The Socratic value of MOOCs

IE Focus | By Rolf Strom-Olsen. Academic Director of Humanities Studies at IE Humanities Center

The rise of MOOCs and the fact that they are open to all and free of charge has caused great consternation in the academic world. Socrates, however, would have approved.

In the brief introductory video of my MOOC (Critical Perspectives on Management) that we put together to walk through the class syllabus, I make the point that, as a Humanities course masquerading as a strategy class, the methodological inspiration derives from those two fundamental tenets of the Socratic imperative: that true wisdom consists in knowing you do not know and that the unexamined life is not worth living.

But while these two sentiments of the Socratic imperative are certainly the best known and serve as the fons et origo of humanist enquiry, there is a third, equally critical, part of the Socratic imperative that I had to leave out (since the video was testing weary viewers’ patience already).

It’s this bit, from the Apology.

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Facebook – more questions than answers

IE Focus | By Dr. Ricardo Perez, Professor at IE Business School

Facebook’s decision to float the company on the stock market has revealed the true figures of this internet giant, and has left quite a few questions unanswered, particularly where advertising is concerned.At last we have some real information rather than just rumors about Facebook’s business figures. Allow me to put things into context with some of the key data. In 2011, $3,200 million in revenues and $1,000 profit. Many analysts expected to see figures over 4,000 million and say they are surprised. Some say that facebook’s revenues have not grown as fast as they should (over 80%), while others complain that net margins are also going down (still at 25%). However all have a positive opinion about the almost 4,000 million that the company has to invest in order to keep growing.

But after examining all these figures there are more questions than answers about Facebook’s future. Let’s take a look at these questions and the challenges they pose for the firm.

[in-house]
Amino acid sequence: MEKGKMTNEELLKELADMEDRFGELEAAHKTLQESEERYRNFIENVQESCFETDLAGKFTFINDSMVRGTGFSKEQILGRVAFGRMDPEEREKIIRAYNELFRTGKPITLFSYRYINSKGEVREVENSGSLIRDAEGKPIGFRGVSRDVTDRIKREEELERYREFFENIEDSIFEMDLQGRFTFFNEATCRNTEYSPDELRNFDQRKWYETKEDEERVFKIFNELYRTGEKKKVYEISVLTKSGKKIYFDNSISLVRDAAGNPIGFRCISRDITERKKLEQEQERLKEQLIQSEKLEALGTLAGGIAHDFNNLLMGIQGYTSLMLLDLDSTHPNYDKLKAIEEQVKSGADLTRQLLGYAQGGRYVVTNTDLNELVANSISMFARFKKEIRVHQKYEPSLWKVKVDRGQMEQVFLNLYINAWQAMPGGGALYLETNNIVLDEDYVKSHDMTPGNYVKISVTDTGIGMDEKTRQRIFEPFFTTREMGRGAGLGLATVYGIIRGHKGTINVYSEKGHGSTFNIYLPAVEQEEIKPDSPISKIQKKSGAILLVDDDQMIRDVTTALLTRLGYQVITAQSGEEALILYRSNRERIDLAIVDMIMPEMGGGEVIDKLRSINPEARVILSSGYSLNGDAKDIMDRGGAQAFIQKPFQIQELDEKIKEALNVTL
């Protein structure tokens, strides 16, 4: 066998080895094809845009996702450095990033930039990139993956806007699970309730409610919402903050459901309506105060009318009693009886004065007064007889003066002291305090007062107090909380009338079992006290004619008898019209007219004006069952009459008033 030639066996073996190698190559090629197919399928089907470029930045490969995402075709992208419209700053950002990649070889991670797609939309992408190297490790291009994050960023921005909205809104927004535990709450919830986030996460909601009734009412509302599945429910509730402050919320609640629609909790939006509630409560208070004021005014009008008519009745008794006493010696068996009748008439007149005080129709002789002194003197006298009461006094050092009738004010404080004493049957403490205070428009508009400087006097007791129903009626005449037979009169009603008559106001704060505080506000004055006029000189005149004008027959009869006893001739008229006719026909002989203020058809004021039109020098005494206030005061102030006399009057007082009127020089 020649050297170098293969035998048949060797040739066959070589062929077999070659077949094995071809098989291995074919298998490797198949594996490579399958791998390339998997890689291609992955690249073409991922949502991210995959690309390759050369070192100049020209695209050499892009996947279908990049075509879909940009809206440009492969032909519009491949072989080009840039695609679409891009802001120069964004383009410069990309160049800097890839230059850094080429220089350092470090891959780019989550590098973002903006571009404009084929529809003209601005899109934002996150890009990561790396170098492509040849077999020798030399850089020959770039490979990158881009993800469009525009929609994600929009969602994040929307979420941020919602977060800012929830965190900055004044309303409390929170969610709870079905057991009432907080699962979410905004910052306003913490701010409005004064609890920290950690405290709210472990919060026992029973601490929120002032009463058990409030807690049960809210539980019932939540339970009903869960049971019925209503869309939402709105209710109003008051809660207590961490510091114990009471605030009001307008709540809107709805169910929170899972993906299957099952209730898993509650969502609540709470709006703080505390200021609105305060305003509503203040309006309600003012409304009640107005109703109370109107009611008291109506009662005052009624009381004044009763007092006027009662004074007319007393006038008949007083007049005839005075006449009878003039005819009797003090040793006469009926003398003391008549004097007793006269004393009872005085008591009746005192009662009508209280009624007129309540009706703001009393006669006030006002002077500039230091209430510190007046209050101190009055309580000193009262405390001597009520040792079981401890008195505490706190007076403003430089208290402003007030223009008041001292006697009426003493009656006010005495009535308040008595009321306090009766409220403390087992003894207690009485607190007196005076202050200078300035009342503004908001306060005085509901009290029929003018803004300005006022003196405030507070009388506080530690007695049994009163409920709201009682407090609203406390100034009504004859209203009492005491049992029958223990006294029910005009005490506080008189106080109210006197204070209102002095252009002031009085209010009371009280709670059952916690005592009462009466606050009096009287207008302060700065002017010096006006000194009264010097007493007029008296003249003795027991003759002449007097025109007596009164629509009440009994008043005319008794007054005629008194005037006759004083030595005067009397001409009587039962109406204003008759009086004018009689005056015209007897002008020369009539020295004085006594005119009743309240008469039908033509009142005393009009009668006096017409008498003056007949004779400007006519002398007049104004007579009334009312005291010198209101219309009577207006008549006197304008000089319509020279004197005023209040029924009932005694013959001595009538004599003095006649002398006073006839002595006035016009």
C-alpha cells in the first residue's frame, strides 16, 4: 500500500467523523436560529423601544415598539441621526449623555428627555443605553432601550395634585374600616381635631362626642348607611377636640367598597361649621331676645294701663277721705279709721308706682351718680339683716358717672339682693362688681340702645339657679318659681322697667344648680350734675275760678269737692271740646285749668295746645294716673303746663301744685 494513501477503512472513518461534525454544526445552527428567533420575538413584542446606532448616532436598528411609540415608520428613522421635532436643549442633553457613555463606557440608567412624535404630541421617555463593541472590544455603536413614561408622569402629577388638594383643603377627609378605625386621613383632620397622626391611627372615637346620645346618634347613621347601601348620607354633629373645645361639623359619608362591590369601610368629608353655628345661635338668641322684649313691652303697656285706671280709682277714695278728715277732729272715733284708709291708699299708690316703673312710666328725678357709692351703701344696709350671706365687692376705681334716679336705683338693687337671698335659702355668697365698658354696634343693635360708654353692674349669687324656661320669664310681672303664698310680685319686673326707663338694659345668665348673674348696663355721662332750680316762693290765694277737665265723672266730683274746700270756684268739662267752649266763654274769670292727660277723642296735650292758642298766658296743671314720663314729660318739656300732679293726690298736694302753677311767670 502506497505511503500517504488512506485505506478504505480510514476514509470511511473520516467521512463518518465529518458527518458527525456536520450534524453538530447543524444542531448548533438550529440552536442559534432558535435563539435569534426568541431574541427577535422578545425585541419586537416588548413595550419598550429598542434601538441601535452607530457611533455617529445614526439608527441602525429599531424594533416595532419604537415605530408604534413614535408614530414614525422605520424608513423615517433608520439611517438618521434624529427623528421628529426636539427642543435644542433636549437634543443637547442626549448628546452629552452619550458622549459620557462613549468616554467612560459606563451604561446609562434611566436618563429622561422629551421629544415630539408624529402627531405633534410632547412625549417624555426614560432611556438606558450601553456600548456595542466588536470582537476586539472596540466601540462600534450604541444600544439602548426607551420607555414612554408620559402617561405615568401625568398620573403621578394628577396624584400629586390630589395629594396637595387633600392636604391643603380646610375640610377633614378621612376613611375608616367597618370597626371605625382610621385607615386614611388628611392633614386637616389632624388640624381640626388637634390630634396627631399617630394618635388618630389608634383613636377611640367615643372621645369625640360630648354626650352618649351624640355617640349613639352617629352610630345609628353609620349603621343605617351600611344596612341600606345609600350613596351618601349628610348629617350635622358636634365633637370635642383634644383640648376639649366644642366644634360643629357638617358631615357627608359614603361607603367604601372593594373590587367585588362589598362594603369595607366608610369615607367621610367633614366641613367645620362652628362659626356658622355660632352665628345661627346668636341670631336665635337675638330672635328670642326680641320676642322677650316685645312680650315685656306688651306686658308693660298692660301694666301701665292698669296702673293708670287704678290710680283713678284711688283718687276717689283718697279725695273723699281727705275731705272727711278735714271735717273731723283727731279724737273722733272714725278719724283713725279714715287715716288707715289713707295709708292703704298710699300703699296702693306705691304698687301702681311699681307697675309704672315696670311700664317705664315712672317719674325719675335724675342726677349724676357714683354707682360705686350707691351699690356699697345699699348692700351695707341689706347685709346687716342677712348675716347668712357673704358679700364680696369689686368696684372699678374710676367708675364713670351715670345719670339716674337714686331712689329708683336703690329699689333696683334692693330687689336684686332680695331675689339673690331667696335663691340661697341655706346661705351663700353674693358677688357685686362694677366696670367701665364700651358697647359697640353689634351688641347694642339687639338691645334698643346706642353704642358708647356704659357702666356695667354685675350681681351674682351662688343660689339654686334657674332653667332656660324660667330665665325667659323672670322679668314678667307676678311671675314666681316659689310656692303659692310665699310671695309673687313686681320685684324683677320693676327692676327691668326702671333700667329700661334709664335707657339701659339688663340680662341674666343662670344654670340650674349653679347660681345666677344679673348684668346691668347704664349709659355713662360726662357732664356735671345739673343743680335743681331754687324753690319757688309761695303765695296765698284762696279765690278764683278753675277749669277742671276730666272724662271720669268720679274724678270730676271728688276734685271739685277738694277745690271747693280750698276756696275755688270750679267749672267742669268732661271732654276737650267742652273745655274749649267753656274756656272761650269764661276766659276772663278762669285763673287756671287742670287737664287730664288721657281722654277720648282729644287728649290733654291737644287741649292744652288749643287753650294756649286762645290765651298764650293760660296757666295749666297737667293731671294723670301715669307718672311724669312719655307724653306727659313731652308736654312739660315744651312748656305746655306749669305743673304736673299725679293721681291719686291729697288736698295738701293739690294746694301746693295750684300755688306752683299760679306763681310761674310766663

How scalable is the advertising business as it stands today? Growth in the advertising sector has decelerated. Adverts that appear on the right-hand side of the screen (I have just counted seven on my personal page) are not relevant in the majority of cases. Hence they are of little value from the point of view of the advertiser. In spite of the fact that they changed their policy at the end of last year, attempting to raise prices and quality, they did not get the desired results. The challenge lies in finding a better formula for using the information available to customers and convert it into a more focused form of advertising.

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IE Focus || Social web and involvement

By Enrique Dans, Professor at IE Business School, published on IE Focus

One of the key factors driving the boom in so-called social media is customer involvement, now the subject of extensive study.One of the main drivers of the boom of the so-called social media is so-called customer involvement. This represents a measure of how far the customer gets involved with the sender of the message, and is now the subject of extensive study.

Have you ever considered the general effect your messaging has on your target public? In a world full of media that is technologically limited to being unidirectional, the answer to this question was very inexact: we could only find out by using panels or surveys, which were always approximate, and we were unable to associate the answer with specific subjects or try to measure it in purely binary terms: one, buys the product or service, or zero, doesn´t buy it. This absence of information means that communication via the net can be measured or evaluated in a large number of ways that businesses are starting to discover. 

On the social web, users´ reactions are gauged by that fundamental variable: involvement. The minimum involvement of a user in terms of content is to simply “watch it go by”; the content appears and the user simply moves on to something else without interacting with it. Display advertising, for example, is a clear case of this: we can´t even be sure of whether or not the user has actually seen it or stopped to look at it. In fact, display advertising is a luxury in comparison with other media: we can at least know whether or not a specific user has received the impact and then act accordingly. In the press, we can only know the number of newspapers that have been sold and, on television, we have to trust a frugal scattering of audience meters that provide measurements that are poor and few and far between, but which everyone decides to believe since there is nothing better.

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